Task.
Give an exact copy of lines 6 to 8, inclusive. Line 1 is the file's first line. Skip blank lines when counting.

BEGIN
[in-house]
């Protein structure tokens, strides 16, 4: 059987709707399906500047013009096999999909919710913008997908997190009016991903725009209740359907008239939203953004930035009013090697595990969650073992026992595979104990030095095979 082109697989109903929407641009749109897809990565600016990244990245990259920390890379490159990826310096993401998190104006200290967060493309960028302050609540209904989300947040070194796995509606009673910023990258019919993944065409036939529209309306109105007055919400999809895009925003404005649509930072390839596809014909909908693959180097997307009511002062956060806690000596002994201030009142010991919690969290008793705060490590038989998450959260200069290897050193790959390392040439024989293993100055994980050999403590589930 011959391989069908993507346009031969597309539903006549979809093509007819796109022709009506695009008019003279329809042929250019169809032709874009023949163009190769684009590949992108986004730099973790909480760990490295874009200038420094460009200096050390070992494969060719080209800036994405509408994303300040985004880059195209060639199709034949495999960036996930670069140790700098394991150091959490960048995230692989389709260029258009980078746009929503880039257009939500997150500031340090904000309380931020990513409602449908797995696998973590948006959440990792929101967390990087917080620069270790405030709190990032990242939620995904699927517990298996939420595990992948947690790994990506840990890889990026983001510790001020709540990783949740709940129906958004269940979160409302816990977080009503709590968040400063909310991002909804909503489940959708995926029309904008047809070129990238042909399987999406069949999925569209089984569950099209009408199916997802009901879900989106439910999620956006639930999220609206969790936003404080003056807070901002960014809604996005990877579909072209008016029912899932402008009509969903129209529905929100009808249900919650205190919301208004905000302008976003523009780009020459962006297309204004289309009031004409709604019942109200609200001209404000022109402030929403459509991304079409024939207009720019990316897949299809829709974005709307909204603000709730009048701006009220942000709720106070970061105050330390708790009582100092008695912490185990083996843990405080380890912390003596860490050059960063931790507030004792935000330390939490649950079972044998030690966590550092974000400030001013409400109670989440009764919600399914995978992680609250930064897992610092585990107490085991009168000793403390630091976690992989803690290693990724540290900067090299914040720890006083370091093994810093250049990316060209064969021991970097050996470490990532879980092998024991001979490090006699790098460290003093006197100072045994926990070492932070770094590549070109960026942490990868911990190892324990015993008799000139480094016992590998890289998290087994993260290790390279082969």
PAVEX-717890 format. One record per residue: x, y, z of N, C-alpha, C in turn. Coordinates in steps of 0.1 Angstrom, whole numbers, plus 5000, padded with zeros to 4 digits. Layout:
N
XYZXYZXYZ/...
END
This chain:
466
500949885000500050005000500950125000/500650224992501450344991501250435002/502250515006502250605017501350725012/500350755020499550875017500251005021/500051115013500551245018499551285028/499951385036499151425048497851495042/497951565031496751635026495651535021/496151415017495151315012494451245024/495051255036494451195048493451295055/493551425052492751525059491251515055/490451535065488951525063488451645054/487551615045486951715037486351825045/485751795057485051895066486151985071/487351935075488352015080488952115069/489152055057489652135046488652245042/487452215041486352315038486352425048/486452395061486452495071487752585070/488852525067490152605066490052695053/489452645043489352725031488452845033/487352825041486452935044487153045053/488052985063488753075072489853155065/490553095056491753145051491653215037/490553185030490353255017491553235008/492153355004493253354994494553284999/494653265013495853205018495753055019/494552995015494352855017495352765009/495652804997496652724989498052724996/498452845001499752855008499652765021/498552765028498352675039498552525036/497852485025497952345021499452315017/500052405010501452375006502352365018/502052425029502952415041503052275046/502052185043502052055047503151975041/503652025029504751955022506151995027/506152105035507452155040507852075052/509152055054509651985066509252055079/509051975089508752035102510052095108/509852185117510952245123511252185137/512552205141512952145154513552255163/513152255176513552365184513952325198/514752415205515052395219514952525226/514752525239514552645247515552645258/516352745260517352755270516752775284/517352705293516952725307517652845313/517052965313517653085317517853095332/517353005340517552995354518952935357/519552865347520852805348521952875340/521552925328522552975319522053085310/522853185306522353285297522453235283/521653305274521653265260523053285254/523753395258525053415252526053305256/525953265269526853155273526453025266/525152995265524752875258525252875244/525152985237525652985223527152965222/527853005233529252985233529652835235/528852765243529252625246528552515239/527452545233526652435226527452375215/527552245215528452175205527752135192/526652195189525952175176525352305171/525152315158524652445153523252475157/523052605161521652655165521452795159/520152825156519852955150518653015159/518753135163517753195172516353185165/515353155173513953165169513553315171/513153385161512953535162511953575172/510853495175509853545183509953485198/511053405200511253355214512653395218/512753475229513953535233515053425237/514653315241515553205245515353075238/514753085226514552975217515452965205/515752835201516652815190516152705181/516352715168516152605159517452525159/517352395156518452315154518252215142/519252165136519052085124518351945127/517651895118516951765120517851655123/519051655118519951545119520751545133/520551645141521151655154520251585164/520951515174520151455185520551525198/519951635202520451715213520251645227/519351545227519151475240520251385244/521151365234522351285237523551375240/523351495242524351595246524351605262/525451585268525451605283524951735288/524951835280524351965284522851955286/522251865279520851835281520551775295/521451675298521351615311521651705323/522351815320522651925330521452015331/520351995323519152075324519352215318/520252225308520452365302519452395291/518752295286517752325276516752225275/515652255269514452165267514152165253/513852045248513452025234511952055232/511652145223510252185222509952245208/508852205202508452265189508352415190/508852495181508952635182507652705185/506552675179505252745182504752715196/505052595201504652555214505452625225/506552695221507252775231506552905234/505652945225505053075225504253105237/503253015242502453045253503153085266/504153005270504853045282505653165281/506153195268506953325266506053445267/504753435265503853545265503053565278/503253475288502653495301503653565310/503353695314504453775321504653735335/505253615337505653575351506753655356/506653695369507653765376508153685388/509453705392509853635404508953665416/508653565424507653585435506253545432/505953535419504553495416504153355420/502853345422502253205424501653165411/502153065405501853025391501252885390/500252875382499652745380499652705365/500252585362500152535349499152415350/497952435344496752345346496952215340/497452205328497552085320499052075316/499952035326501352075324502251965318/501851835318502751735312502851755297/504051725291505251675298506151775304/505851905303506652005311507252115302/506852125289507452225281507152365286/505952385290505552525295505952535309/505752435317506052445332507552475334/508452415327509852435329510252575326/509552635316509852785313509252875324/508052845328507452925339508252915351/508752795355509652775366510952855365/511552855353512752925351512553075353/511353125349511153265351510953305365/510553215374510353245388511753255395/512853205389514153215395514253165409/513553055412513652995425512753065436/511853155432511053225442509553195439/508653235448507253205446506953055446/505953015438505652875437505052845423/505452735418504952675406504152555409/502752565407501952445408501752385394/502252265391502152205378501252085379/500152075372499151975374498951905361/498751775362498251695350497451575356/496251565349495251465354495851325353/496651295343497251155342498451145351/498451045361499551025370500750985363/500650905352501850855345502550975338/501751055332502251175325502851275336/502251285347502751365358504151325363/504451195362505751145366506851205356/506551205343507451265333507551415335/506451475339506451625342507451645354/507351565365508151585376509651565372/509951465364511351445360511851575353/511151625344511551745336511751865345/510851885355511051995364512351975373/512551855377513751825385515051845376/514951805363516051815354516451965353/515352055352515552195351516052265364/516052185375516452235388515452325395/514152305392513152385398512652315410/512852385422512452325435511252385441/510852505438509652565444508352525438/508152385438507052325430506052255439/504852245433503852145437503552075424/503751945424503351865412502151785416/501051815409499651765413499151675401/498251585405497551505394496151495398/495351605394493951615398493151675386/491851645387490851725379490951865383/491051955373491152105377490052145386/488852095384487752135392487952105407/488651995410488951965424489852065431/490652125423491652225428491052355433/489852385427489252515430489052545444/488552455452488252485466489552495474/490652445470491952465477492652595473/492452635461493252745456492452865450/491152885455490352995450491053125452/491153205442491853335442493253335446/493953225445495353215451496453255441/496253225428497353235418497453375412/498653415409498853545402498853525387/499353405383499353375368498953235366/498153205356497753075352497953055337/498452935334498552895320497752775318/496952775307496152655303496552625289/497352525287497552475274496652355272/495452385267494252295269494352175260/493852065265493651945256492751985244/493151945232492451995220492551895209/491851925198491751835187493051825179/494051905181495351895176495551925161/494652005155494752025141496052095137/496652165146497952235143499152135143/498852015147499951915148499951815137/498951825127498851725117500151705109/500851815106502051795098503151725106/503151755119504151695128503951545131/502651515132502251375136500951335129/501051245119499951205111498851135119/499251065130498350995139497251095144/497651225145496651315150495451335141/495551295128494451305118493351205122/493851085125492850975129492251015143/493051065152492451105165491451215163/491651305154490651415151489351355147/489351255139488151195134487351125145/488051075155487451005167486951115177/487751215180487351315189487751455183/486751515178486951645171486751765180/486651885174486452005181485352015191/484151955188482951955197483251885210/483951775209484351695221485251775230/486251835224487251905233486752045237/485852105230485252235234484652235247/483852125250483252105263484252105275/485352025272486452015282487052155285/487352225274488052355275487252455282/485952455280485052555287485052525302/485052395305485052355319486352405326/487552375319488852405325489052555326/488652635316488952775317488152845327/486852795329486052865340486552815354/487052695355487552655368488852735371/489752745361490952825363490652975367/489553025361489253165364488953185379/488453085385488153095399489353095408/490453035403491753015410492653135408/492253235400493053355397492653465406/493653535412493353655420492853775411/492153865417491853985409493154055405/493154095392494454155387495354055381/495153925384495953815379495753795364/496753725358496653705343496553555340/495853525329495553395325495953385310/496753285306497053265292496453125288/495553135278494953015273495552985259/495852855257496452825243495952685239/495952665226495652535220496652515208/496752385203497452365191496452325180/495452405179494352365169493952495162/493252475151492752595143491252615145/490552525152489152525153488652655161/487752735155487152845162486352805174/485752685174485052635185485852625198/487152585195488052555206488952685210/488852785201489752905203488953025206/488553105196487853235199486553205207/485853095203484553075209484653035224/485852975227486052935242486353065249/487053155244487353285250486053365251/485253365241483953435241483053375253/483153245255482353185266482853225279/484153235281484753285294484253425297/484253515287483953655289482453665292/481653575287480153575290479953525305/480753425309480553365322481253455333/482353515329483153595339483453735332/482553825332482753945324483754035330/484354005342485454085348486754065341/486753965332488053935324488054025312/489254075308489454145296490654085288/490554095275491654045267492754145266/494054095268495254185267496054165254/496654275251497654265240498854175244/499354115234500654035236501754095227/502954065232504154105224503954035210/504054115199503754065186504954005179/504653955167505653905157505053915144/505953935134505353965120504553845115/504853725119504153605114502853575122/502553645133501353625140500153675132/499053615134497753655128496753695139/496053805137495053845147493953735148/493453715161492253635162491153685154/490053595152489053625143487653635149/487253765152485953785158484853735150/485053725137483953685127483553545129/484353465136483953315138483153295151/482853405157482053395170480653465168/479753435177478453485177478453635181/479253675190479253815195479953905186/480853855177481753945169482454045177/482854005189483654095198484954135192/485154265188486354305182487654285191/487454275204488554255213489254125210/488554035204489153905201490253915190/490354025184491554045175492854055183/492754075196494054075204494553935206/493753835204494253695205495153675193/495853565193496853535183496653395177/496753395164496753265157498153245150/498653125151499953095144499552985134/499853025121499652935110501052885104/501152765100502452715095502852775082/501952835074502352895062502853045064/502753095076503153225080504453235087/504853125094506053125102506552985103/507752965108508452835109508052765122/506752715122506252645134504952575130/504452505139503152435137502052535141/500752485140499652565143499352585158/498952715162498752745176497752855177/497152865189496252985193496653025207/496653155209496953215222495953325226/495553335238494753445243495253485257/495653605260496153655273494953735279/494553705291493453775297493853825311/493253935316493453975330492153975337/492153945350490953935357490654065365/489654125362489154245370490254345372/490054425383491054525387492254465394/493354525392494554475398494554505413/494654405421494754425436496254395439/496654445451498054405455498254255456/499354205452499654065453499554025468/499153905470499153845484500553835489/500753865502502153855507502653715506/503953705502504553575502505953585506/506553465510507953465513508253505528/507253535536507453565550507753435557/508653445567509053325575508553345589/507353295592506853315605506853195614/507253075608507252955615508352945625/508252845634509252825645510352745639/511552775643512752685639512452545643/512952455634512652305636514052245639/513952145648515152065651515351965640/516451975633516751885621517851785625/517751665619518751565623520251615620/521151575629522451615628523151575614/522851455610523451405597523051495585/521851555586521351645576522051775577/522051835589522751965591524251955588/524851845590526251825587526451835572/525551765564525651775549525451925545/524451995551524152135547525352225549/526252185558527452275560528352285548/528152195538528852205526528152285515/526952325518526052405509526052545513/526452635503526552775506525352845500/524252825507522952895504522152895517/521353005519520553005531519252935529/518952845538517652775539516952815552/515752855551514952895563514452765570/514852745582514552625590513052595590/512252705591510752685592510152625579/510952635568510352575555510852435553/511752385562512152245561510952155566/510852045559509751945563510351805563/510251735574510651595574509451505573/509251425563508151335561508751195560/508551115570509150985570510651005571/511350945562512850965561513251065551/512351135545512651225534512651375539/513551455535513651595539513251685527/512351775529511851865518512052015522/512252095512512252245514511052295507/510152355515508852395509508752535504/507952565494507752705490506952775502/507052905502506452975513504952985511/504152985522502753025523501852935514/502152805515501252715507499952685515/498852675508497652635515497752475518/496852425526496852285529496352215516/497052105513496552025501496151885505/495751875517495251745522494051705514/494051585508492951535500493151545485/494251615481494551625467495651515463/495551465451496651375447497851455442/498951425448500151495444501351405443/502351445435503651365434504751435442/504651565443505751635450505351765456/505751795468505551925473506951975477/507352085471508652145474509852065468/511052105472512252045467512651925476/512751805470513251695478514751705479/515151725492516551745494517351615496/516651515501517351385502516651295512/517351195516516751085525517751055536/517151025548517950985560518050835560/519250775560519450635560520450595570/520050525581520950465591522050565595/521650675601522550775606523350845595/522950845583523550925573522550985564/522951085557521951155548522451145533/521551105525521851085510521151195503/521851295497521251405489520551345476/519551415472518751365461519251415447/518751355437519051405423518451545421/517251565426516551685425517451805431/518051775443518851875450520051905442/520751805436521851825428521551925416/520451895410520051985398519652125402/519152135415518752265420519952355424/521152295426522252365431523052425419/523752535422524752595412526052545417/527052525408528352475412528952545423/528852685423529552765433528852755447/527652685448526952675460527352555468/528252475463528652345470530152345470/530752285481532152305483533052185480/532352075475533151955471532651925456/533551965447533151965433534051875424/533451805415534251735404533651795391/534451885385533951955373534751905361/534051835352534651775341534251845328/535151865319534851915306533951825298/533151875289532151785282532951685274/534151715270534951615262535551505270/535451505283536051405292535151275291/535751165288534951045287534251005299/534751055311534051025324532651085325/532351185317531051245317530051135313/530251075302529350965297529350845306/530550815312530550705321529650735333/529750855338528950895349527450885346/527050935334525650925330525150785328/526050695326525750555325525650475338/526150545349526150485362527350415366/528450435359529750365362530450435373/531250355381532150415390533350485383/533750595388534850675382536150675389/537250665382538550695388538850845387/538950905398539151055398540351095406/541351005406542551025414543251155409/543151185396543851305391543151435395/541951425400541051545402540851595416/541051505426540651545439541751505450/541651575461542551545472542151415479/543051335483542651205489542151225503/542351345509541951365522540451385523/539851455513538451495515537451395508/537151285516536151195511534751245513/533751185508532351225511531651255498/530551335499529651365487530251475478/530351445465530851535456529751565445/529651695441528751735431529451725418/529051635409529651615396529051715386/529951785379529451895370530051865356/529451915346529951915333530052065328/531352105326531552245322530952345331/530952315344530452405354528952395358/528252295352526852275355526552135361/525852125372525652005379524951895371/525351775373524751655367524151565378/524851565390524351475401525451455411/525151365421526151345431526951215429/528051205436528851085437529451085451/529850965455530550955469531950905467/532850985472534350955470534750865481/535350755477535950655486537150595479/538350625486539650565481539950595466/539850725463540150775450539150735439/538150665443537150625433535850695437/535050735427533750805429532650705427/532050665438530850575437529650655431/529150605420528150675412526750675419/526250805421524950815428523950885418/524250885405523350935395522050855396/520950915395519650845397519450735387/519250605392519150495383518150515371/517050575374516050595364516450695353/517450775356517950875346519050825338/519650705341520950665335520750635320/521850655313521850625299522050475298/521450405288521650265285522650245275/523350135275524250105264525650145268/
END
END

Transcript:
END
This chain:
466